is a web filter that blocks religious content. It is targeted at parents and schools who wish to protect their kids from the often violent, sexual, and psychologically harmful material in many holy texts, and from being indoctrinated into any religion before they are of the age to make such decisions. When installed properly, GodBlock will test each page that your child visits before it is loaded, looking for passages from holy texts, names of religious figures, and other signs of religious propaganda. If none are found, then your child is allowed to browse freely.
posted by Obscure Reference
on Jul 8, 2010 -
Soldiers may no longer use MySpace to communicate with family.
The Defense Department will begin "worldwide" blocking access, as of today, to YouTube
, Hi5, Pandora
, and Photobucket
on its computers and networks, according to a memo sent Friday by Gen. B.B. Bell, the U.S. Forces Korea commander. Note that most soldiers deployed in war zones don't have access to any network outside of the military network.
posted by dejah420
on May 14, 2007 -
Blogspot, Geocities, and TypePad blocked in India.
Indian ISPs, who had been ordered by the Indian government to block certain
, have blocked the entire blogspot.com, geocities.com, and typepad.com
(by IP), rendering hundreds of thousands of blogs inaccessible in India. The block
was ordered by the government apparently because terrorists were using blogs to
co-ordinate their activities. Indian bloggers, upset
at the blanket ban
, have started
to keep track of the situation. They have also created a mailing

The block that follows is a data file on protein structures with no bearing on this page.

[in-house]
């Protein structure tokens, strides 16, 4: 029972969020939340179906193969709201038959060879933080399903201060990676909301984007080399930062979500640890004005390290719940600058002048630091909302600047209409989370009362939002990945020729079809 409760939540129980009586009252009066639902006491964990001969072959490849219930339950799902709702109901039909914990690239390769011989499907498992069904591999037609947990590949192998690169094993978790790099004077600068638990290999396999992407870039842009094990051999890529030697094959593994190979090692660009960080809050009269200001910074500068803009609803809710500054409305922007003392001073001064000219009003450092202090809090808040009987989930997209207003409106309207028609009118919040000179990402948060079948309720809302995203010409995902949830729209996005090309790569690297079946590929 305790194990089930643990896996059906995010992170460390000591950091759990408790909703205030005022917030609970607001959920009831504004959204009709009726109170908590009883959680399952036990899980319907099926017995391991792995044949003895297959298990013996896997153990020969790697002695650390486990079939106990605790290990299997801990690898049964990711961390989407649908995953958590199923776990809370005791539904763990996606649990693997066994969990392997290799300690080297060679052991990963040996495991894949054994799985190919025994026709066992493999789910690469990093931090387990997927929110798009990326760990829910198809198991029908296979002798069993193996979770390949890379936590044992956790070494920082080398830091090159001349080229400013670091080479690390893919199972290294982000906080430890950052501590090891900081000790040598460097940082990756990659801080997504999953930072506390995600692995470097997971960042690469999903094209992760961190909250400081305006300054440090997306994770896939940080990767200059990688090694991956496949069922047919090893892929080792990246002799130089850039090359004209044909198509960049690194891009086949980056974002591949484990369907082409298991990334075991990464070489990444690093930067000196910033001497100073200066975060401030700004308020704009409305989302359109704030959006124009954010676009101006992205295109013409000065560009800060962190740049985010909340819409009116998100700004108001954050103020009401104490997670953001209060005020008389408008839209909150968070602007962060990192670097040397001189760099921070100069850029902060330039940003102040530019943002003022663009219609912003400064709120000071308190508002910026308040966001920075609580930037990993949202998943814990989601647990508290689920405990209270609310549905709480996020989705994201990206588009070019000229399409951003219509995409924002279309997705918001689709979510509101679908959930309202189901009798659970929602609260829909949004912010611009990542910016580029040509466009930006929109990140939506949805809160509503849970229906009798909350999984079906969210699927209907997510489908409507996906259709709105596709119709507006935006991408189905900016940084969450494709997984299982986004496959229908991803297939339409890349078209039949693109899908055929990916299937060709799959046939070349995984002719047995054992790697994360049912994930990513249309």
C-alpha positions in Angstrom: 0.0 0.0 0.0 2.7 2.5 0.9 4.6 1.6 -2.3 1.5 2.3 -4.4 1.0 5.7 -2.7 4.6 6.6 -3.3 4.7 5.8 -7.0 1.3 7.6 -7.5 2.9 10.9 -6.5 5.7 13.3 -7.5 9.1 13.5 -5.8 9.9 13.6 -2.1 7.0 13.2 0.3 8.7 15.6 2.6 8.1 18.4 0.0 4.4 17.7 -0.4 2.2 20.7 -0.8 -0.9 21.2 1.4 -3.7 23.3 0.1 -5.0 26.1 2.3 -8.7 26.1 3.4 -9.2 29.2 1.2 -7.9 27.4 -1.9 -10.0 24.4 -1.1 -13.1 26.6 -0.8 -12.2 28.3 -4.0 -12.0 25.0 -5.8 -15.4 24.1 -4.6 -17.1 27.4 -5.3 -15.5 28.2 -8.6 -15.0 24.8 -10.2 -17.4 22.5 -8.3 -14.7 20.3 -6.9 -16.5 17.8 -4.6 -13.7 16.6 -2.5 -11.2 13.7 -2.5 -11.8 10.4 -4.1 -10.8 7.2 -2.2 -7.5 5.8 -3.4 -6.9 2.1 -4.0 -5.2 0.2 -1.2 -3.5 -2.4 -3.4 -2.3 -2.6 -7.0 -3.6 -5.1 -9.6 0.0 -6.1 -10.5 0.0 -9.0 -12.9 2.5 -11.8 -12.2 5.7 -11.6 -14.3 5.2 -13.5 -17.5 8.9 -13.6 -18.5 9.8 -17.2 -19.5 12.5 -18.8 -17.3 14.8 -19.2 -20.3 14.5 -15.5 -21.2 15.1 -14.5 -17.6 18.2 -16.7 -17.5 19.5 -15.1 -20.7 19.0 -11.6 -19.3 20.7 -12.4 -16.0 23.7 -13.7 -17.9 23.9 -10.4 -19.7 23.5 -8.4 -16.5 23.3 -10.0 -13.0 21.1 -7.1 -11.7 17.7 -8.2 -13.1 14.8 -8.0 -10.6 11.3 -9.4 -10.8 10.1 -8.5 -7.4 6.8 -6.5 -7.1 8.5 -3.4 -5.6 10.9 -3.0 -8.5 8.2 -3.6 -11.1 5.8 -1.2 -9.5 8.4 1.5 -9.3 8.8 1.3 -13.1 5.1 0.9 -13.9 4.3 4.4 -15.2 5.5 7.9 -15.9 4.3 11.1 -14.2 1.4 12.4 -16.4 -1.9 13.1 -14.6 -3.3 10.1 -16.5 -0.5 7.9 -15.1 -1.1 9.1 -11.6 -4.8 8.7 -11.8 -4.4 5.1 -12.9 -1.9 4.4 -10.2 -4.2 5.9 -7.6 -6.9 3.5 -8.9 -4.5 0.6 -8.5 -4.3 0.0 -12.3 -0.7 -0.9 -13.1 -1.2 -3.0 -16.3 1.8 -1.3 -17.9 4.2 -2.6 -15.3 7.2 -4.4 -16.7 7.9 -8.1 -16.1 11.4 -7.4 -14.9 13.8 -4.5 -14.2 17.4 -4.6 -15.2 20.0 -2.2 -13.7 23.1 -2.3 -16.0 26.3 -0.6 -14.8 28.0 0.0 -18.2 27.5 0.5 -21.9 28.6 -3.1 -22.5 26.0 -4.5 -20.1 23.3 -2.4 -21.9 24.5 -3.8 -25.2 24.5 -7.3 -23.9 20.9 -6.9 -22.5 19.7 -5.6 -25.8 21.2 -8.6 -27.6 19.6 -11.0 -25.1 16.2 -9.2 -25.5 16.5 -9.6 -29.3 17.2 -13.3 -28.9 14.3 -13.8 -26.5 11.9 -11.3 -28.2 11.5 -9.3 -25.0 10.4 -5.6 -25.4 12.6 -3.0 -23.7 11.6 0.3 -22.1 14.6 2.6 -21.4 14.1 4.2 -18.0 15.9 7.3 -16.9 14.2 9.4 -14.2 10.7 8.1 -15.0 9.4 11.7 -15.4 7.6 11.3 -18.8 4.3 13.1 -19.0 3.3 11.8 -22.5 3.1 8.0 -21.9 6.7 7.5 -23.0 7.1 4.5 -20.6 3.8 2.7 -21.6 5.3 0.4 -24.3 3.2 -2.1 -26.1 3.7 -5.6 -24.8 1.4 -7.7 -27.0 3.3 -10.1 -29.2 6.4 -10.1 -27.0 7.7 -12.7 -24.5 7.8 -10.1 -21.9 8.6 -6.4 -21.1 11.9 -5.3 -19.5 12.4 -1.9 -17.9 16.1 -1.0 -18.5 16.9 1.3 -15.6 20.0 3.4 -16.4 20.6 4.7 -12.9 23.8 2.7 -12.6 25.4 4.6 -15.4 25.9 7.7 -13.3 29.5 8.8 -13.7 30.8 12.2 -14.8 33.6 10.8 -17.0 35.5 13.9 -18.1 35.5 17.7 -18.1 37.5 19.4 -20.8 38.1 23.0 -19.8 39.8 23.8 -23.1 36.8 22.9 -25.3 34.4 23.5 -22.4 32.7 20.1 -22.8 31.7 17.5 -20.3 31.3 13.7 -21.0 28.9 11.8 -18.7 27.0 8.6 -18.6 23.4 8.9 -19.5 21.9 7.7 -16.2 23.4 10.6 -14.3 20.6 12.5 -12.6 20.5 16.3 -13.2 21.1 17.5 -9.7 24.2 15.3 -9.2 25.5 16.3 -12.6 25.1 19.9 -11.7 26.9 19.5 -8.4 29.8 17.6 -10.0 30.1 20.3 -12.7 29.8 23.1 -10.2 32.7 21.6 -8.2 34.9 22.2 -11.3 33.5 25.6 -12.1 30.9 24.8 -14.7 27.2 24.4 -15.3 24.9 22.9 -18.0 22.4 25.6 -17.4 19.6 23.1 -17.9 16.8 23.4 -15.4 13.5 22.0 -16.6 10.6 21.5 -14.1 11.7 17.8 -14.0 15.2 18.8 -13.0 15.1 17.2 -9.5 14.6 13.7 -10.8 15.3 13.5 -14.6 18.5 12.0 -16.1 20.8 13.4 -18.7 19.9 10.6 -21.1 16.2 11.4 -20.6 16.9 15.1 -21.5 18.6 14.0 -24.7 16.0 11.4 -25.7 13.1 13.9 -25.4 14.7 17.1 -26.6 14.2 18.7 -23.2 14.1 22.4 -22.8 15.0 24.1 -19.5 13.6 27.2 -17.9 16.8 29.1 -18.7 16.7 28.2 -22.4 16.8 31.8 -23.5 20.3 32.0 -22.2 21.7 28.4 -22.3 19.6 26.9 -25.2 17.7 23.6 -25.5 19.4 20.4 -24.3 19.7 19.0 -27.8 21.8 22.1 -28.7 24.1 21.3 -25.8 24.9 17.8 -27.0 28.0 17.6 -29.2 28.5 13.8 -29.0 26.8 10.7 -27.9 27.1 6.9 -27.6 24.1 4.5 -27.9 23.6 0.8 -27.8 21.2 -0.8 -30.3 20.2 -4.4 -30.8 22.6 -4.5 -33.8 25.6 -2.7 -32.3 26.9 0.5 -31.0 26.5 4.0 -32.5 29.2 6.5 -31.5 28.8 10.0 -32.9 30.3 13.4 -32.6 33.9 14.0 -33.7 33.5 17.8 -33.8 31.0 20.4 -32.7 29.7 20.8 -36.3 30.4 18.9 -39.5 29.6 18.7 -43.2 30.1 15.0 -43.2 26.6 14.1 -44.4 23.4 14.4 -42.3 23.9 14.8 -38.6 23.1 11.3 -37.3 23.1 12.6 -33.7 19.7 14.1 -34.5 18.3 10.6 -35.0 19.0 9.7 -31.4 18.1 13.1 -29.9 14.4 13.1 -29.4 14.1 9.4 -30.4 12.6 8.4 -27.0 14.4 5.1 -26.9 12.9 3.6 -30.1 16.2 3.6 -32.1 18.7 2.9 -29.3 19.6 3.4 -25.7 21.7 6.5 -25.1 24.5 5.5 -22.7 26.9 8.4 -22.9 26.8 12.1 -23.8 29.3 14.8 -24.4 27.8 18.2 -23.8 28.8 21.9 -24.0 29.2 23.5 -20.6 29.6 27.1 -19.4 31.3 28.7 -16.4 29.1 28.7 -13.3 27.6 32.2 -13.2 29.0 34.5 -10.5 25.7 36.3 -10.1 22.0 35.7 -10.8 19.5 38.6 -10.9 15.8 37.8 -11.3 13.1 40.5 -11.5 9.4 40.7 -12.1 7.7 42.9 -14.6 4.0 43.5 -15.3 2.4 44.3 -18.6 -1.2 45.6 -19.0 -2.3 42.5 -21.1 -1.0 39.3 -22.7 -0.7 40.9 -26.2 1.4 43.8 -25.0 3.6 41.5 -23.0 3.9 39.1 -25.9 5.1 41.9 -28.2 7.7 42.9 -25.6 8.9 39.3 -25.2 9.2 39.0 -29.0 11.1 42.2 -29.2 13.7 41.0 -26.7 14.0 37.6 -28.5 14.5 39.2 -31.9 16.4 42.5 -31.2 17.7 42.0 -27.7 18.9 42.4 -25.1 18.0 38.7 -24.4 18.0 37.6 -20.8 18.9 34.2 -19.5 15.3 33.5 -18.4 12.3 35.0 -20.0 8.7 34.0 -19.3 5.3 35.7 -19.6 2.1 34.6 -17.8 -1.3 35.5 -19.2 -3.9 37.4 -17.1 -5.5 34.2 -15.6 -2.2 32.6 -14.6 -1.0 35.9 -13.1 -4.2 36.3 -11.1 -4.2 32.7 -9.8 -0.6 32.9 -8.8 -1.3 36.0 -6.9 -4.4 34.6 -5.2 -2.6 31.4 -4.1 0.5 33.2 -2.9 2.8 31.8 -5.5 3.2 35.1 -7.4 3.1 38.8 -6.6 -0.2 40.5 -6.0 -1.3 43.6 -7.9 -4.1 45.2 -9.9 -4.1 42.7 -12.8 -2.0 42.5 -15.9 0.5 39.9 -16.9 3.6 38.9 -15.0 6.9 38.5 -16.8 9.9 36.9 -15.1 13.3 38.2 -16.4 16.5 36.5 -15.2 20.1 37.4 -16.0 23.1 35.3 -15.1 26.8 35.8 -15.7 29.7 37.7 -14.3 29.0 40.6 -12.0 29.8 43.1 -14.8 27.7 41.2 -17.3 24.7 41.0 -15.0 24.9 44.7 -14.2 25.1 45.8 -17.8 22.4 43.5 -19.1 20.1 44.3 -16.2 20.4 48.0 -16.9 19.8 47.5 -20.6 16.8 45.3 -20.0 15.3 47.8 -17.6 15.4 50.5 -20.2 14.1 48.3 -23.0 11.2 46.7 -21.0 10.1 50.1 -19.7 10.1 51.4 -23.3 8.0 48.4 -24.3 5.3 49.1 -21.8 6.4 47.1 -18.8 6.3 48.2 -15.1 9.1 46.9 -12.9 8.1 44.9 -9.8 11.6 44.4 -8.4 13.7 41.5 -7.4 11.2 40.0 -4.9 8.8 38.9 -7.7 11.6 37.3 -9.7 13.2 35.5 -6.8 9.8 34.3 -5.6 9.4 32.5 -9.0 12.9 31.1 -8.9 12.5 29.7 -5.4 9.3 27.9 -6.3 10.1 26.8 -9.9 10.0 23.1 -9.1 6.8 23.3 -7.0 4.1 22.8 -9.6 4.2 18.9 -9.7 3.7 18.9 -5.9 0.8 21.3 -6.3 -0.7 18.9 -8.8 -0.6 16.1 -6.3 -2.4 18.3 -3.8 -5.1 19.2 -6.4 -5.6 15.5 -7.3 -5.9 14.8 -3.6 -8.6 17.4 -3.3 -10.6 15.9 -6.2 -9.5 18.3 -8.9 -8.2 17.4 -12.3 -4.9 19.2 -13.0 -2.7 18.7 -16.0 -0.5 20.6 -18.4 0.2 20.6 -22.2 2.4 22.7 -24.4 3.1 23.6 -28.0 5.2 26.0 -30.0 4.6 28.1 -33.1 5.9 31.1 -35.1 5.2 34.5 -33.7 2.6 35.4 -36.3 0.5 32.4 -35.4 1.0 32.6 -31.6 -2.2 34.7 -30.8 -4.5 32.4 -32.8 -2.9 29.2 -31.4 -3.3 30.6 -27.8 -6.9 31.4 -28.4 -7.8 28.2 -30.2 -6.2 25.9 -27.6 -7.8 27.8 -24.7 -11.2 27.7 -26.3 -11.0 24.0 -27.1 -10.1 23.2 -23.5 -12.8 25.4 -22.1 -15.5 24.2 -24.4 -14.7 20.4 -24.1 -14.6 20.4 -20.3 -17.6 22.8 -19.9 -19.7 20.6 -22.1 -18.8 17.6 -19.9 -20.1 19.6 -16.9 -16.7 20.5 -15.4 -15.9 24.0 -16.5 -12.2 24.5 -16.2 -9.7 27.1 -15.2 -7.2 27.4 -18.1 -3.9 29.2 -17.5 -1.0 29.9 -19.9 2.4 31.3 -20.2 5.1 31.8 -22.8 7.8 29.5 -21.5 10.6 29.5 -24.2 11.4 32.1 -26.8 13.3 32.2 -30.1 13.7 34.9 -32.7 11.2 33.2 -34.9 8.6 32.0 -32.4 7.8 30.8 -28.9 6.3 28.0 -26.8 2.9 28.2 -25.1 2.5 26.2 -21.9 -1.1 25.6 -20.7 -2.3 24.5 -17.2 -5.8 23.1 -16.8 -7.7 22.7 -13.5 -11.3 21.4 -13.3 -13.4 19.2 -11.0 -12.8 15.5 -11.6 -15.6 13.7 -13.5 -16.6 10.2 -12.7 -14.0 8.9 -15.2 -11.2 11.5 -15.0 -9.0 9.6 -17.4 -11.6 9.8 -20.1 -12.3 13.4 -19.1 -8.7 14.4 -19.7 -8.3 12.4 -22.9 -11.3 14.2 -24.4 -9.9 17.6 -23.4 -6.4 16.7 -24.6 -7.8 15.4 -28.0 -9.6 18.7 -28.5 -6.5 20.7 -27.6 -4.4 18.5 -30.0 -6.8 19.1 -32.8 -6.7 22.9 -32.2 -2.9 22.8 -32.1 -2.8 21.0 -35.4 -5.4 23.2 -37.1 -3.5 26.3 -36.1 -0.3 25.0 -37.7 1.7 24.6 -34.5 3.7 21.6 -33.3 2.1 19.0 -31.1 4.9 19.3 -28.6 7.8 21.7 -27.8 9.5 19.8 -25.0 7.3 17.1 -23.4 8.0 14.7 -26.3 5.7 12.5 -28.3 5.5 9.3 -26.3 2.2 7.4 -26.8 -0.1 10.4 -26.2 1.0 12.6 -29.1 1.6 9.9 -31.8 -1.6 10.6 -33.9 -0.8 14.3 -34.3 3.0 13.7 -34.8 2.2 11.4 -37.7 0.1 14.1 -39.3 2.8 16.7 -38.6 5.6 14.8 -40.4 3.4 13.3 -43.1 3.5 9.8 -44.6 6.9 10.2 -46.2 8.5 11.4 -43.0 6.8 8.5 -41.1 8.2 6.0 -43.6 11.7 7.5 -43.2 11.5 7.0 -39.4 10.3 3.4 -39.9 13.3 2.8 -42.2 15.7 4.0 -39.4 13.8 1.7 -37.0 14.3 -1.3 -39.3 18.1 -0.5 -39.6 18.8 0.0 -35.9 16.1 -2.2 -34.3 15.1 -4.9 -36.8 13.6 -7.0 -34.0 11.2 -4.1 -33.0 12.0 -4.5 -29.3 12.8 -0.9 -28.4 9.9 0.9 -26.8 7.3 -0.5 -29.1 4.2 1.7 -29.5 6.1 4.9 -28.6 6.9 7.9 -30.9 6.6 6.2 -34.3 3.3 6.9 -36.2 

to discuss the issue. Some prominent
tracking updates. Indian laws require
ISPs to install filtering equipment and follow government orders to block sites,
or the can lose their licence to operate. This is not the first time such an
incident has occurred. In 2003, the government ordered a block on a Yahoo group
that was supposedly anti-national. Indian ISPs ended up blocking
Yahoo Groups completely
. India's recently introduced Right-to-Information
, which many bloggers are planning to use, gives the government 30
days to respond to an RTI request. In the interim, despite national
and international coverage
of the issue from the likes of New York Times
(linked earlier), Washington
, and WSJ
(paid reg. required), these major blogging sites remain blocked.
posted by madman
on Jul 19, 2006 -
Indiana University Bans use of Napster
It appears that Indiana University has banned the use of Napster recently. Apparently it was accounting for 50% of IU's Internet traffic. Officials are sighting bandwidth as the reason for the ban. I wonder how many schools will follow suit this semester.
posted by fil!
on Feb 14, 2000 -